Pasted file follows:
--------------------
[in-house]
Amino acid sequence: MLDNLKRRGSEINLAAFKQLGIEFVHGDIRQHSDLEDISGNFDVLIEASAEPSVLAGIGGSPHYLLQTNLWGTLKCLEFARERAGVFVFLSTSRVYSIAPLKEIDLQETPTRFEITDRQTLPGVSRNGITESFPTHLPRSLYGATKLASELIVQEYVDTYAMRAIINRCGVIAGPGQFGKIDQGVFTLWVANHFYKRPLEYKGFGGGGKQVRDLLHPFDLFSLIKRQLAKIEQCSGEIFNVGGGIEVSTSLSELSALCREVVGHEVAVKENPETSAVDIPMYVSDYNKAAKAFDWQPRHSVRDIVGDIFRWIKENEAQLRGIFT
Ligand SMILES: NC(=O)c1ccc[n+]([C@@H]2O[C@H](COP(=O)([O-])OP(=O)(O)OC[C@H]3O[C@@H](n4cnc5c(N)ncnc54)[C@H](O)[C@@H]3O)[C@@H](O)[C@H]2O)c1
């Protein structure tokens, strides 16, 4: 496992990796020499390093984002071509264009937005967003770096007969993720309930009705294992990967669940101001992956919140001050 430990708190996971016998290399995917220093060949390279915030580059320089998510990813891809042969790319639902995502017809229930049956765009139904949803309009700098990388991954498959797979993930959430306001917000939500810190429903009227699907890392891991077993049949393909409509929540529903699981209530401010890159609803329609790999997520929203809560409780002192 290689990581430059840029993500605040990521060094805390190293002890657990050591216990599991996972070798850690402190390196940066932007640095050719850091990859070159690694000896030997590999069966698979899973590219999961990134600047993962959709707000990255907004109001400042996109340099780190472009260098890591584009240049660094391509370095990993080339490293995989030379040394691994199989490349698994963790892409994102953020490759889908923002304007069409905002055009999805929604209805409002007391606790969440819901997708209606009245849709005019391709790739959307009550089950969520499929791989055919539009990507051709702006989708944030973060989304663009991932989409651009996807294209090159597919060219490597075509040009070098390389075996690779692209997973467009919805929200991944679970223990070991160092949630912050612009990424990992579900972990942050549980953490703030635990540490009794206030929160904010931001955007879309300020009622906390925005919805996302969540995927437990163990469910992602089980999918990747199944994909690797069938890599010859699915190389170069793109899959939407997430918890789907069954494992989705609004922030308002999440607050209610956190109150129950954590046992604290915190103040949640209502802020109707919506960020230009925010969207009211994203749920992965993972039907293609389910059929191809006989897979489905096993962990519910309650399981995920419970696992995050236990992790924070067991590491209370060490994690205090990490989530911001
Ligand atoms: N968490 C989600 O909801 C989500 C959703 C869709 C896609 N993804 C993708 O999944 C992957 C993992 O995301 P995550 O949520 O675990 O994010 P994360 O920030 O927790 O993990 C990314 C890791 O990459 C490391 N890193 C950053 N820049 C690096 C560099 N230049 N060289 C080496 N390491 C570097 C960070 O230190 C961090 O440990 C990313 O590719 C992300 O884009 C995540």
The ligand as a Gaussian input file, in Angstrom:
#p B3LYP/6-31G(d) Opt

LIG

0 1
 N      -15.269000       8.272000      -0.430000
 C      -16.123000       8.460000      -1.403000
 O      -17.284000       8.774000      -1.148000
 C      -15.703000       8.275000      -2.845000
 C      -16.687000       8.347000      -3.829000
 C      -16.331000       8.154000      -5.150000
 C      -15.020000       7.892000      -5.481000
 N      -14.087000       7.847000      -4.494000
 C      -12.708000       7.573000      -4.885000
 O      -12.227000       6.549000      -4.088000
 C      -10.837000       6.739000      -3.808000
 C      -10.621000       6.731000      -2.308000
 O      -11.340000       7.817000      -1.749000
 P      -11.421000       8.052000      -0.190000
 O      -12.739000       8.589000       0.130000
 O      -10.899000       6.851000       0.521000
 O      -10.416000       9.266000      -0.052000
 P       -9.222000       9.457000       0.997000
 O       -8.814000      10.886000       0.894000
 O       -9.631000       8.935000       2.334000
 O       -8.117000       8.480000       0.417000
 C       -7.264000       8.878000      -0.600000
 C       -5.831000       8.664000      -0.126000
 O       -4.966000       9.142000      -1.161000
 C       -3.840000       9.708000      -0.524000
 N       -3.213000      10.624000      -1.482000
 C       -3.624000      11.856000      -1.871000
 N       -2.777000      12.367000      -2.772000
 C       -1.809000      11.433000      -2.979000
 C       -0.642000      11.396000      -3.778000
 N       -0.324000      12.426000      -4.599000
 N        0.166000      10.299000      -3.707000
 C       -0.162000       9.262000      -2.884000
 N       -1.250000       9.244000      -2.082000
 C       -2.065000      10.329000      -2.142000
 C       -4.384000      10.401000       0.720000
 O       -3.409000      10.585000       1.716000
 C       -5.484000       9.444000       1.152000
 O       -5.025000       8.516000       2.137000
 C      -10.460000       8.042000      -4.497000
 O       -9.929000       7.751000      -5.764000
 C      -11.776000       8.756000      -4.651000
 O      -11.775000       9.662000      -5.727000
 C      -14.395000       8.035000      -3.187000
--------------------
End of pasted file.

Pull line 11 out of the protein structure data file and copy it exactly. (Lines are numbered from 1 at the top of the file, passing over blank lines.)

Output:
 C      -16.123000       8.460000      -1.403000